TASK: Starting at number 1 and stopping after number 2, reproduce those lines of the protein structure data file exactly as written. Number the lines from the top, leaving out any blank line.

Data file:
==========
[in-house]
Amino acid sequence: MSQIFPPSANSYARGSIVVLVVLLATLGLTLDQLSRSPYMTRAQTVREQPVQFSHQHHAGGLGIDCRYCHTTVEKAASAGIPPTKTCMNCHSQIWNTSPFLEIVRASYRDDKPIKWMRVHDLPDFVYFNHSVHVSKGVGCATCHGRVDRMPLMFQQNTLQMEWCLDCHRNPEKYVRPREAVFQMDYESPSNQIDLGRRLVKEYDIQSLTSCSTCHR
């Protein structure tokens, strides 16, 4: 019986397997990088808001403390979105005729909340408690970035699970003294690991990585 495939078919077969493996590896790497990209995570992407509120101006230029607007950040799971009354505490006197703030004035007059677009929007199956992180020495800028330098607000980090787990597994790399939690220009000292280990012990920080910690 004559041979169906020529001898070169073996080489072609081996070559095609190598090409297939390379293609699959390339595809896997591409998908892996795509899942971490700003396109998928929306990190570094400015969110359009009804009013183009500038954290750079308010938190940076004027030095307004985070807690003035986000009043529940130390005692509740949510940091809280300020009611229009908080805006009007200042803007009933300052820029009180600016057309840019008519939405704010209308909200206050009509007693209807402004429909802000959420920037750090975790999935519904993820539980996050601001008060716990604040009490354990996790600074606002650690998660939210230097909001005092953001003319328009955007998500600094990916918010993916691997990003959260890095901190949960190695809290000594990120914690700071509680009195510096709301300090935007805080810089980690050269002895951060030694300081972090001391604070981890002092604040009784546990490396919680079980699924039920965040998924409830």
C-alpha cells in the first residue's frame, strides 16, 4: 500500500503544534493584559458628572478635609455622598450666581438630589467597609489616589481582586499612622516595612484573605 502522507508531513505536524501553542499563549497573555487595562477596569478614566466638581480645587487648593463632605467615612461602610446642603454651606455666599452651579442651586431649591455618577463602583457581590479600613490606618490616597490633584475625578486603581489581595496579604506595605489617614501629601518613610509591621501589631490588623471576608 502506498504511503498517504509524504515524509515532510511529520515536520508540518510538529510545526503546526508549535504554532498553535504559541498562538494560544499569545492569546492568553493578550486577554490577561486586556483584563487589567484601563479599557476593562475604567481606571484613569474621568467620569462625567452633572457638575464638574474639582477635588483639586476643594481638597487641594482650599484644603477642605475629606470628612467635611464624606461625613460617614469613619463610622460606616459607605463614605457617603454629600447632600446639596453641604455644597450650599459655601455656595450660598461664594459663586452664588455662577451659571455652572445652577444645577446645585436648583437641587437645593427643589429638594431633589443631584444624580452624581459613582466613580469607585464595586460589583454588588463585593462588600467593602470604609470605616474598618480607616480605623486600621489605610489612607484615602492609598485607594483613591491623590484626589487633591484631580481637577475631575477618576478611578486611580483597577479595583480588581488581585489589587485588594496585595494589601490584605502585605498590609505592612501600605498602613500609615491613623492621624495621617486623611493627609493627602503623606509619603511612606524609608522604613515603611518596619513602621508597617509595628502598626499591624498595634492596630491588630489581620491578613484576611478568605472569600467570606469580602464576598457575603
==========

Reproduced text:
[in-house]
Amino acid sequence: MSQIFPPSANSYARGSIVVLVVLLATLGLTLDQLSRSPYMTRAQTVREQPVQFSHQHHAGGLGIDCRYCHTTVEKAASAGIPPTKTCMNCHSQIWNTSPFLEIVRASYRDDKPIKWMRVHDLPDFVYFNHSVHVSKGVGCATCHGRVDRMPLMFQQNTLQMEWCLDCHRNPEKYVRPREAVFQMDYESPSNQIDLGRRLVKEYDIQSLTSCSTCHR